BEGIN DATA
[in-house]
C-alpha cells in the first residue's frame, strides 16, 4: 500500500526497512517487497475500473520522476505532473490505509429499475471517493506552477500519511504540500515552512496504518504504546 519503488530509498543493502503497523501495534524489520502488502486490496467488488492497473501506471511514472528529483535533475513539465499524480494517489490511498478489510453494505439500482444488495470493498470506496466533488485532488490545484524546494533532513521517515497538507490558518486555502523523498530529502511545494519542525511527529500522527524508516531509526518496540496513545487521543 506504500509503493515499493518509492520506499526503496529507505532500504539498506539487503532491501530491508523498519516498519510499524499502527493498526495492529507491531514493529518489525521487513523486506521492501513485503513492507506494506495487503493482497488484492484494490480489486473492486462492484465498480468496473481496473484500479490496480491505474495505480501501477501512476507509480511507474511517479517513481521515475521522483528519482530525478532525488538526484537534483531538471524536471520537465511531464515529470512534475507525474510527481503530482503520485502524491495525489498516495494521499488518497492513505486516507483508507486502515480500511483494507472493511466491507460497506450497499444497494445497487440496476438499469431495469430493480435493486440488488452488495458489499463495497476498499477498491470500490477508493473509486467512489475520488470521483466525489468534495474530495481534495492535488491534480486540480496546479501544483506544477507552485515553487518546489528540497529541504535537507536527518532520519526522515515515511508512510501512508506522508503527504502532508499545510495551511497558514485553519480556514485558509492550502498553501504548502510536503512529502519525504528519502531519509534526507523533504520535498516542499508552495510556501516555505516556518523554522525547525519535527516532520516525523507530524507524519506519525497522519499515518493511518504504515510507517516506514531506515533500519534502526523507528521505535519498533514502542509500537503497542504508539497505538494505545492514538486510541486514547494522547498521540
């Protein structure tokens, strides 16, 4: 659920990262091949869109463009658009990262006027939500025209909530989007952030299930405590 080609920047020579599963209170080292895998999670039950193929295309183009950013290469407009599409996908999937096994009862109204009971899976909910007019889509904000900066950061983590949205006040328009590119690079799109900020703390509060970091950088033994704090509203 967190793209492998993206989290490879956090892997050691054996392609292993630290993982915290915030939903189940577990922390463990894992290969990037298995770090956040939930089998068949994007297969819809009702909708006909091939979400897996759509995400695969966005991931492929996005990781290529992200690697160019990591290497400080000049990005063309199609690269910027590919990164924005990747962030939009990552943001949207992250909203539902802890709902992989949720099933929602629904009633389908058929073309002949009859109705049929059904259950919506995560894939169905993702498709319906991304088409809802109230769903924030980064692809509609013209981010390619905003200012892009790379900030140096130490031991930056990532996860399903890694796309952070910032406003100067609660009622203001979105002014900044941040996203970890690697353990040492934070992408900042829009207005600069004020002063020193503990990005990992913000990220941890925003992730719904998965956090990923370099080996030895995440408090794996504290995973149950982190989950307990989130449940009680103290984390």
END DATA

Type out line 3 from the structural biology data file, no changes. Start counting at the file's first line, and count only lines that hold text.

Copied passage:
């Protein structure tokens, strides 16, 4: 659920990262091949869109463009658009990262006027939500025209909530989007952030299930405590 080609920047020579599963209170080292895998999670039950193929295309183009950013290469407009599409996908999937096994009862109204009971899976909910007019889509904000900066950061983590949205006040328009590119690079799109900020703390509060970091950088033994704090509203 967190793209492998993206989290490879956090892997050691054996392609292993630290993982915290915030939903189940577990922390463990894992290969990037298995770090956040939930089998068949994007297969819809009702909708006909091939979400897996759509995400695969966005991931492929996005990781290529992200690697160019990591290497400080000049990005063309199609690269910027590919990164924005990747962030939009990552943001949207992250909203539902802890709902992989949720099933929602629904009633389908058929073309002949009859109705049929059904259950919506995560894939169905993702498709319906991304088409809802109230769903924030980064692809509609013209981010390619905003200012892009790379900030140096130490031991930056990532996860399903890694796309952070910032406003100067609660009622203001979105002014900044941040996203970890690697353990040492934070992408900042829009207005600069004020002063020193503990990005990992913000990220941890925003992730719904998965956090990923370099080996030895995440408090794996504290995973149950982190989950307990989130449940009680103290984390």